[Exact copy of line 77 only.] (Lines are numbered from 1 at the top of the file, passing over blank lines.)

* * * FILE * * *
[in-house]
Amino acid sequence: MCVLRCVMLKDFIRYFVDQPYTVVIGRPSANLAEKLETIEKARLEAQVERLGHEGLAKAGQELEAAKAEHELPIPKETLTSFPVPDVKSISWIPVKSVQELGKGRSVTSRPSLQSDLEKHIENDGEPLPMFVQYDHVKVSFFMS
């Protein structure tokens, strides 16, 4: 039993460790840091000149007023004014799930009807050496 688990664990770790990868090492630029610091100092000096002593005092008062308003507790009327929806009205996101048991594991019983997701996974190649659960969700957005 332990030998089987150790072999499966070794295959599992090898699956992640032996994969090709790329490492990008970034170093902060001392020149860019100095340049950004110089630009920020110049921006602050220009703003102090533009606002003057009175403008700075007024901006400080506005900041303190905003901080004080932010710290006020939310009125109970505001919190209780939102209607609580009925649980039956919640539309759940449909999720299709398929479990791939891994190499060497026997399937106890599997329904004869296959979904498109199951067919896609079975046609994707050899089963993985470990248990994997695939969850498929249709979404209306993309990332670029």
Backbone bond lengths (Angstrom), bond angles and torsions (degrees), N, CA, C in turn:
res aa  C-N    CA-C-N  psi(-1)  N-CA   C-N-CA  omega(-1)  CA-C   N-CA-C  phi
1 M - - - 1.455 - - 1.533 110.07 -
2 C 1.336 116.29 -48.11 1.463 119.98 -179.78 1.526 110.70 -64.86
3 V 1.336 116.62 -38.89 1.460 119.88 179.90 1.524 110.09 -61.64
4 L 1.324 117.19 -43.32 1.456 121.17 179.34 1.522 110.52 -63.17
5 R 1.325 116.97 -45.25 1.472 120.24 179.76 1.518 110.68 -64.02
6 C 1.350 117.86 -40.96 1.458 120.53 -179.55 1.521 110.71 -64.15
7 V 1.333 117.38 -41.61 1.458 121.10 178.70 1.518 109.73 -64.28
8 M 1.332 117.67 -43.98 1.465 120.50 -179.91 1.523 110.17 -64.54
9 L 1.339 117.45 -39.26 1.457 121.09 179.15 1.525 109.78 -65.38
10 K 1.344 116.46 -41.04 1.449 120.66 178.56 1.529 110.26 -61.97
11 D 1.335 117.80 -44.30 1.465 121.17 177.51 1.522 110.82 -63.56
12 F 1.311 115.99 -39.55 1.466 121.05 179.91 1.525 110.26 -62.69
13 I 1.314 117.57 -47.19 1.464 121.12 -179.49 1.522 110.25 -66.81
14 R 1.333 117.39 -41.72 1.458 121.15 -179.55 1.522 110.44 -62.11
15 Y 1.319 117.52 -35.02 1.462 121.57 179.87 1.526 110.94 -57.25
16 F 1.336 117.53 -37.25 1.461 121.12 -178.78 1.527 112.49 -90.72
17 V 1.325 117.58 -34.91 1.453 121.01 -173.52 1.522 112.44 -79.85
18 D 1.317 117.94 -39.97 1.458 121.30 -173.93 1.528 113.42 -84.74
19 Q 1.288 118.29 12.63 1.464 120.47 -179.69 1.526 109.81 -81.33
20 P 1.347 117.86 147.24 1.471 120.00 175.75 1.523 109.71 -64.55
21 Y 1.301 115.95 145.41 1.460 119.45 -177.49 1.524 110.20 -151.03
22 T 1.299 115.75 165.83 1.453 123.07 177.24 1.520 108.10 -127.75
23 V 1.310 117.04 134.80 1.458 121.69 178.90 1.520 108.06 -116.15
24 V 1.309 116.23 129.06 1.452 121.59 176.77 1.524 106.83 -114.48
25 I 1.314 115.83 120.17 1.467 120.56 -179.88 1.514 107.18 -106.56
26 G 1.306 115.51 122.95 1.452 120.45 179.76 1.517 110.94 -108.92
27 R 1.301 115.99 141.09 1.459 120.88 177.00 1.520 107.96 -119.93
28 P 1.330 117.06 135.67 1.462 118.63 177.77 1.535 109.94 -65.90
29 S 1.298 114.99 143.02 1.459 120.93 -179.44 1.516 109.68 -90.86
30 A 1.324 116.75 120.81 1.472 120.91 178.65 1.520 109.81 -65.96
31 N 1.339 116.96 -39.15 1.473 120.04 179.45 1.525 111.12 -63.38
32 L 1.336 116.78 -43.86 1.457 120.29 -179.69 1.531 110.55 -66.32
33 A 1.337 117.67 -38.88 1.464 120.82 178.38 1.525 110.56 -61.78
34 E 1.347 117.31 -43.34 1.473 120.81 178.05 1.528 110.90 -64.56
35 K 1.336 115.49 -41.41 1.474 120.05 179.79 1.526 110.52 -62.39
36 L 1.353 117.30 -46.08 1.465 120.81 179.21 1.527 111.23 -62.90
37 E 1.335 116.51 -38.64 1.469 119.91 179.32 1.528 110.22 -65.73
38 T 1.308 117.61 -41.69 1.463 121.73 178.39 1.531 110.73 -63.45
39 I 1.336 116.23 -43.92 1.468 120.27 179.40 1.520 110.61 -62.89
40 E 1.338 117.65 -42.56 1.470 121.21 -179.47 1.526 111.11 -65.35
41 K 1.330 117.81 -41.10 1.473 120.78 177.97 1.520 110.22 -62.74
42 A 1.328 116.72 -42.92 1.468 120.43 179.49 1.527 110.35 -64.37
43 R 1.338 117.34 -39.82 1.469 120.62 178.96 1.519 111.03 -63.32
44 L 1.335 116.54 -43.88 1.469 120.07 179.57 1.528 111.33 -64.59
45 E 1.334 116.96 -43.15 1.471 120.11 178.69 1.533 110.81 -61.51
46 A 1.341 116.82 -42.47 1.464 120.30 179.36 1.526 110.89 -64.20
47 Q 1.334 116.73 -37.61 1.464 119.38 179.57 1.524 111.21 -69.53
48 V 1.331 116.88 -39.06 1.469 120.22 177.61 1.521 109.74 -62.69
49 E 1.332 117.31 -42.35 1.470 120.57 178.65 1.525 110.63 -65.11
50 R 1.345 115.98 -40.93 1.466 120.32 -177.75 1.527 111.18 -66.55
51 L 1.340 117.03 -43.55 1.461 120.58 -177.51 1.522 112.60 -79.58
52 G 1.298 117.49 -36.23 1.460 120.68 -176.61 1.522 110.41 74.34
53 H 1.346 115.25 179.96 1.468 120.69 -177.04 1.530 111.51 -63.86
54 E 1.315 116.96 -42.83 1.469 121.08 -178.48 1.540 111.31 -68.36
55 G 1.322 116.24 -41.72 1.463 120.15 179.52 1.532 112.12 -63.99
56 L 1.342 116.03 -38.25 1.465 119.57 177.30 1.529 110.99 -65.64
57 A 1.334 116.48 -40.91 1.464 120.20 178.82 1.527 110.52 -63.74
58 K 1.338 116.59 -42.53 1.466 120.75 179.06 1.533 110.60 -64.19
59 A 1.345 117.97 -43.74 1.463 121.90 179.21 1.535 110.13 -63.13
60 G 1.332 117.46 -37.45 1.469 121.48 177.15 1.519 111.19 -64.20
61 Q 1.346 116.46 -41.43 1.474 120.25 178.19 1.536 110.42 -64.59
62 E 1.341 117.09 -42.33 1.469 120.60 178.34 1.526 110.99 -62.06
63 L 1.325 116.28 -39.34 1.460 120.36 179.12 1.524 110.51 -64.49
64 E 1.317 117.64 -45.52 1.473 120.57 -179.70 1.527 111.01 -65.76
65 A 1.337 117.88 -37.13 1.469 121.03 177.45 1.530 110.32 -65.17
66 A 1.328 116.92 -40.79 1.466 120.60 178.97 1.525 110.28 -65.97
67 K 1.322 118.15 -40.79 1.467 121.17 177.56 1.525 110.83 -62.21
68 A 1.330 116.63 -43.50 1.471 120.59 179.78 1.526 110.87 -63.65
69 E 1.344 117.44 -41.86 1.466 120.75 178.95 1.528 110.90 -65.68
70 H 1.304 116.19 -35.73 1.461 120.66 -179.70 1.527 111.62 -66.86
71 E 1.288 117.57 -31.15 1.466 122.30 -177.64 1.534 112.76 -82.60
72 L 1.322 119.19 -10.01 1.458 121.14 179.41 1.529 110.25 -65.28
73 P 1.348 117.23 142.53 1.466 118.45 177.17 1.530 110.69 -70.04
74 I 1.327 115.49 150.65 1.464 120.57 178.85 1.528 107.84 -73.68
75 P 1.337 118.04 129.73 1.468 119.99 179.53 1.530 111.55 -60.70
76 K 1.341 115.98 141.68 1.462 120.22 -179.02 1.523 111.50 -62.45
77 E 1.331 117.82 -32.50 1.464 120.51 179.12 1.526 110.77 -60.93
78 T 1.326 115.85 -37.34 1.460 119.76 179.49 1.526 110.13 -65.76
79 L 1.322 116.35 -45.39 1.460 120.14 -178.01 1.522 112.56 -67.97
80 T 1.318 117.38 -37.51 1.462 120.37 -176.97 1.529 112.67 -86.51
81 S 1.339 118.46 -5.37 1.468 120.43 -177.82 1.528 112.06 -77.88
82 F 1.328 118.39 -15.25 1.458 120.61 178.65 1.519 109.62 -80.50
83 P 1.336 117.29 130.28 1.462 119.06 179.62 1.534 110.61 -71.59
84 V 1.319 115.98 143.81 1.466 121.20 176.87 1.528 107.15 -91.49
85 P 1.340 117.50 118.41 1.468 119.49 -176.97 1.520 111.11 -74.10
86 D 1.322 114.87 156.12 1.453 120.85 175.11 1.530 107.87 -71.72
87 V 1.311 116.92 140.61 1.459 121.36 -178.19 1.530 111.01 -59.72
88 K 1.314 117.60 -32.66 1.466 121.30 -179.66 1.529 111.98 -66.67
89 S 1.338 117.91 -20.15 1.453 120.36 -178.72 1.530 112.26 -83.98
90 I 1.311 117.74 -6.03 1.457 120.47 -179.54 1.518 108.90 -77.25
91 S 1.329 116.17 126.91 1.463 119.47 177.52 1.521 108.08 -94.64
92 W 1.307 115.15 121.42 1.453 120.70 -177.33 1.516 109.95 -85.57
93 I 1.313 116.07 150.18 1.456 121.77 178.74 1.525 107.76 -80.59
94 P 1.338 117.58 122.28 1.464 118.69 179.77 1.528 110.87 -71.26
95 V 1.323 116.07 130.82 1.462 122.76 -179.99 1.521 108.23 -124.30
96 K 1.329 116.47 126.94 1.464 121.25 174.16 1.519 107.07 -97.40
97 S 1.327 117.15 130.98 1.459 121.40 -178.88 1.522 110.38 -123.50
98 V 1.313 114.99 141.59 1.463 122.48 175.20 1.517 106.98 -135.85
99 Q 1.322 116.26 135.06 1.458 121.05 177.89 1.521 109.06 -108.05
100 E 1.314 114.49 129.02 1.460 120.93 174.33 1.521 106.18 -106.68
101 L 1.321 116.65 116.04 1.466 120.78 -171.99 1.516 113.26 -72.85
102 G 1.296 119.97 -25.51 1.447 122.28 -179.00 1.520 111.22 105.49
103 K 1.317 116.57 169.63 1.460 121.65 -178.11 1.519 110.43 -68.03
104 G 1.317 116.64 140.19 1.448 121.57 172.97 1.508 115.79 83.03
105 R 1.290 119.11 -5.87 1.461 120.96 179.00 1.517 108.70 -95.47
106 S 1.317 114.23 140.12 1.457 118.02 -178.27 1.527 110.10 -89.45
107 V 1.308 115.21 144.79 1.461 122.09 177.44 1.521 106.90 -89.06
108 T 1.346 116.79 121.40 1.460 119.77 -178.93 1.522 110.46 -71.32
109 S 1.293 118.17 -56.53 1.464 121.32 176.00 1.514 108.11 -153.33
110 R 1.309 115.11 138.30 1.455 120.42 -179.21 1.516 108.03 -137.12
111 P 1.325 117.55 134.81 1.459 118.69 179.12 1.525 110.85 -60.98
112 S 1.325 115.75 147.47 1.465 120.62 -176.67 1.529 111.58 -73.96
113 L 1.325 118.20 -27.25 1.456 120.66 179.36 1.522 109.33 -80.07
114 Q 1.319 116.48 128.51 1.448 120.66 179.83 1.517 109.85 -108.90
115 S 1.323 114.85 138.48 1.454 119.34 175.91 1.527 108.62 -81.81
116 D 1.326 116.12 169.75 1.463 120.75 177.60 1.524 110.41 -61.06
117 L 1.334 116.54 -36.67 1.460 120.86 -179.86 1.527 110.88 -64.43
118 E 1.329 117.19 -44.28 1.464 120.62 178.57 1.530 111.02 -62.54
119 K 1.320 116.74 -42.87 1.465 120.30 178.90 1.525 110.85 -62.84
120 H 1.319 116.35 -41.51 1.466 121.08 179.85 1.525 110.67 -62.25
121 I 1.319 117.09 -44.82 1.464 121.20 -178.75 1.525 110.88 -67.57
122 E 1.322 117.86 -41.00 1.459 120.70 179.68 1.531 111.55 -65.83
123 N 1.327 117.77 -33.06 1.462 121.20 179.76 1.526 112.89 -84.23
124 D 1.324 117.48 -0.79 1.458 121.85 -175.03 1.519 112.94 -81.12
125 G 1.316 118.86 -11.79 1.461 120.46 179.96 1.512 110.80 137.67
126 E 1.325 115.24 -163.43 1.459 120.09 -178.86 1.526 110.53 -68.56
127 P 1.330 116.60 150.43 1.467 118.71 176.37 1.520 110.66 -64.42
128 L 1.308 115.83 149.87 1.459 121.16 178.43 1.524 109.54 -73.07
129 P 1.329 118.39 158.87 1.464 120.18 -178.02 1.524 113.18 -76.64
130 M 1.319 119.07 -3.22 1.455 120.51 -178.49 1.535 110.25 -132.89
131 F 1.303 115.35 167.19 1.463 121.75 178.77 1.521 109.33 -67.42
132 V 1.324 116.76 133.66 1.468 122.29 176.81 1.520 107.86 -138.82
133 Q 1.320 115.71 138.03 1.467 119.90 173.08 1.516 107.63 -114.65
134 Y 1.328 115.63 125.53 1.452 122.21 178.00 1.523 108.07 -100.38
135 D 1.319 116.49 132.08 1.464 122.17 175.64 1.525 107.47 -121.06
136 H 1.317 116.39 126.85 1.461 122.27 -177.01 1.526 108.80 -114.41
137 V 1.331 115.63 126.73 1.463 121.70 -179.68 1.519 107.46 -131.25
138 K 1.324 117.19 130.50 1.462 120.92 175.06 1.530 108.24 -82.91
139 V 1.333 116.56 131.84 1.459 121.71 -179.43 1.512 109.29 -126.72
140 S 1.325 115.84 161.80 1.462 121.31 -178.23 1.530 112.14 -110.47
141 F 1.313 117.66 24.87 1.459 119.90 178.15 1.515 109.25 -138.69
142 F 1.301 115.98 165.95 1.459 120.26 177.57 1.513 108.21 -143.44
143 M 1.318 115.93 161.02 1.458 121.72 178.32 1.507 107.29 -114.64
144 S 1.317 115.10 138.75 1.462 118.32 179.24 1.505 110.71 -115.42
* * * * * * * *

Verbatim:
72 L 1.322 119.19 -10.01 1.458 121.14 179.41 1.529 110.25 -65.28